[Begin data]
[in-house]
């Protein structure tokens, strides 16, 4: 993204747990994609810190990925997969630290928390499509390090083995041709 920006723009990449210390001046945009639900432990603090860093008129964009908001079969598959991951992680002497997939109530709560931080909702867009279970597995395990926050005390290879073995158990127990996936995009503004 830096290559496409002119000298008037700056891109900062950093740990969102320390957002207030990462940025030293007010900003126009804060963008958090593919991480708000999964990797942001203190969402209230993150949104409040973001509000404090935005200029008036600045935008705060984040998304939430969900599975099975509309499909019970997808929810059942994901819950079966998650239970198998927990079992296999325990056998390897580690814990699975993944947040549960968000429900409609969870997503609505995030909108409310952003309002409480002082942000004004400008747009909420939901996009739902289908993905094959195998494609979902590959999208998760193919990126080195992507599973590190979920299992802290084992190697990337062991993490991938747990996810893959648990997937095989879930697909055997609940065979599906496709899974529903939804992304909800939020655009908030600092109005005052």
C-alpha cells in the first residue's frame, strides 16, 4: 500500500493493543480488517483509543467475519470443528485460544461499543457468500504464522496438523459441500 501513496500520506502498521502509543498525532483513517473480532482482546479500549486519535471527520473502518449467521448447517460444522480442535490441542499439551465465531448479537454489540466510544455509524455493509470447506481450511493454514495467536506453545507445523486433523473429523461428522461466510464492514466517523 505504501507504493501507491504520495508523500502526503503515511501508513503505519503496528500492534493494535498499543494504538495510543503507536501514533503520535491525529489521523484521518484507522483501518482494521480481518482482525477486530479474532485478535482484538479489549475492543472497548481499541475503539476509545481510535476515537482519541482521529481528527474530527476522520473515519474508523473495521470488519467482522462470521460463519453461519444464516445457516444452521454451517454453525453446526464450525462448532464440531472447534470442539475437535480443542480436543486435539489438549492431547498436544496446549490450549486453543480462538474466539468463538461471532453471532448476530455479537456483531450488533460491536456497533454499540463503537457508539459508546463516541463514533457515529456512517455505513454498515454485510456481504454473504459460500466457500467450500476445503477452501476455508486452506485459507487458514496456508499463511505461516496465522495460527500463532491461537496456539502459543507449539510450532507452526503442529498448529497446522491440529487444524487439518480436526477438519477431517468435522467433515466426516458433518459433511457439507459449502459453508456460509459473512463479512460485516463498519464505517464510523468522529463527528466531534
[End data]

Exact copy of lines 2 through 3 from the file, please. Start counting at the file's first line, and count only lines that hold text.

């Protein structure tokens, strides 16, 4: 993204747990994609810190990925997969630290928390499509390090083995041709 920006723009990449210390001046945009639900432990603090860093008129964009908001079969598959991951992680002497997939109530709560931080909702867009279970597995395990926050005390290879073995158990127990996936995009503004 830096290559496409002119000298008037700056891109900062950093740990969102320390957002207030990462940025030293007010900003126009804060963008958090593919991480708000999964990797942001203190969402209230993150949104409040973001509000404090935005200029008036600045935008705060984040998304939430969900599975099975509309499909019970997808929810059942994901819950079966998650239970198998927990079992296999325990056998390897580690814990699975993944947040549960968000429900409609969870997503609505995030909108409310952003309002409480002082942000004004400008747009909420939901996009739902289908993905094959195998494609979902590959999208998760193919990126080195992507599973590190979920299992802290084992190697990337062991993490991938747990996810893959648990997937095989879930697909055997609940065979599906496709899974529903939804992304909800939020655009908030600092109005005052």
C-alpha cells in the first residue's frame, strides 16, 4: 500500500493493543480488517483509543467475519470443528485460544461499543457468500504464522496438523459441500 501513496500520506502498521502509543498525532483513517473480532482482546479500549486519535471527520473502518449467521448447517460444522480442535490441542499439551465465531448479537454489540466510544455509524455493509470447506481450511493454514495467536506453545507445523486433523473429523461428522461466510464492514466517523 505504501507504493501507491504520495508523500502526503503515511501508513503505519503496528500492534493494535498499543494504538495510543503507536501514533503520535491525529489521523484521518484507522483501518482494521480481518482482525477486530479474532485478535482484538479489549475492543472497548481499541475503539476509545481510535476515537482519541482521529481528527474530527476522520473515519474508523473495521470488519467482522462470521460463519453461519444464516445457516444452521454451517454453525453446526464450525462448532464440531472447534470442539475437535480443542480436543486435539489438549492431547498436544496446549490450549486453543480462538474466539468463538461471532453471532448476530455479537456483531450488533460491536456497533454499540463503537457508539459508546463516541463514533457515529456512517455505513454498515454485510456481504454473504459460500466457500467450500476445503477452501476455508486452506485459507487458514496456508499463511505461516496465522495460527500463532491461537496456539502459543507449539510450532507452526503442529498448529497446522491440529487444524487439518480436526477438519477431517468435522467433515466426516458433518459433511457439507459449502459453508456460509459473512463479512460485516463498519464505517464510523468522529463527528466531534